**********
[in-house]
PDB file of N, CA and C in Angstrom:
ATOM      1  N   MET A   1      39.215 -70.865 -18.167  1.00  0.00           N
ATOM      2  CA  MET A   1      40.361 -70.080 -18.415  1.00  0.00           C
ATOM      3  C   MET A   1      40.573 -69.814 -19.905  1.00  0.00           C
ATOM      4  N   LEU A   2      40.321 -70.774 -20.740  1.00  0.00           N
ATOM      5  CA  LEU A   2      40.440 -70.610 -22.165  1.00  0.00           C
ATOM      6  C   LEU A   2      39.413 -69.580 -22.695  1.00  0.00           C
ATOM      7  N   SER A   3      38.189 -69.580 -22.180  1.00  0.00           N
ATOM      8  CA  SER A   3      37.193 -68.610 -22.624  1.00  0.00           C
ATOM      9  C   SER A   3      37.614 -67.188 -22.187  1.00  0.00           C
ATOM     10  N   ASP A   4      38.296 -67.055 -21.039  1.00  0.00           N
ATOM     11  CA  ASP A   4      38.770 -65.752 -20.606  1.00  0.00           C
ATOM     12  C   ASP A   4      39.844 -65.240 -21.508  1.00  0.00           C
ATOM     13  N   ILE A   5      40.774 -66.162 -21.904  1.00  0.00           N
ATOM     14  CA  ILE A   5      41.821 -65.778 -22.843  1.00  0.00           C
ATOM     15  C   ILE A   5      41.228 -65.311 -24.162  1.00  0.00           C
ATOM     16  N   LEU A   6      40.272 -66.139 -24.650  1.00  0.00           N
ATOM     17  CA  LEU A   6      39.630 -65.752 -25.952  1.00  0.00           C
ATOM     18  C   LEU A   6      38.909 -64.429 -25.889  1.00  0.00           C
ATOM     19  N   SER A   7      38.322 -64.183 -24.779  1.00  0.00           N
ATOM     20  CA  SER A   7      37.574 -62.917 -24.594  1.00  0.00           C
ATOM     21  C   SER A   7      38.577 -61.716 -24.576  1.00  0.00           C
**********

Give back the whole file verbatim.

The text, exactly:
[in-house]
PDB file of N, CA and C in Angstrom:
ATOM      1  N   MET A   1      39.215 -70.865 -18.167  1.00  0.00           N
ATOM      2  CA  MET A   1      40.361 -70.080 -18.415  1.00  0.00           C
ATOM      3  C   MET A   1      40.573 -69.814 -19.905  1.00  0.00           C
ATOM      4  N   LEU A   2      40.321 -70.774 -20.740  1.00  0.00           N
ATOM      5  CA  LEU A   2      40.440 -70.610 -22.165  1.00  0.00           C
ATOM      6  C   LEU A   2      39.413 -69.580 -22.695  1.00  0.00           C
ATOM      7  N   SER A   3      38.189 -69.580 -22.180  1.00  0.00           N
ATOM      8  CA  SER A   3      37.193 -68.610 -22.624  1.00  0.00           C
ATOM      9  C   SER A   3      37.614 -67.188 -22.187  1.00  0.00           C
ATOM     10  N   ASP A   4      38.296 -67.055 -21.039  1.00  0.00           N
ATOM     11  CA  ASP A   4      38.770 -65.752 -20.606  1.00  0.00           C
ATOM     12  C   ASP A   4      39.844 -65.240 -21.508  1.00  0.00           C
ATOM     13  N   ILE A   5      40.774 -66.162 -21.904  1.00  0.00           N
ATOM     14  CA  ILE A   5      41.821 -65.778 -22.843  1.00  0.00           C
ATOM     15  C   ILE A   5      41.228 -65.311 -24.162  1.00  0.00           C
ATOM     16  N   LEU A   6      40.272 -66.139 -24.650  1.00  0.00           N
ATOM     17  CA  LEU A   6      39.630 -65.752 -25.952  1.00  0.00           C
ATOM     18  C   LEU A   6      38.909 -64.429 -25.889  1.00  0.00           C
ATOM     19  N   SER A   7      38.322 -64.183 -24.779  1.00  0.00           N
ATOM     20  CA  SER A   7      37.574 -62.917 -24.594  1.00  0.00           C
ATOM     21  C   SER A   7      38.577 -61.716 -24.576  1.00  0.00           C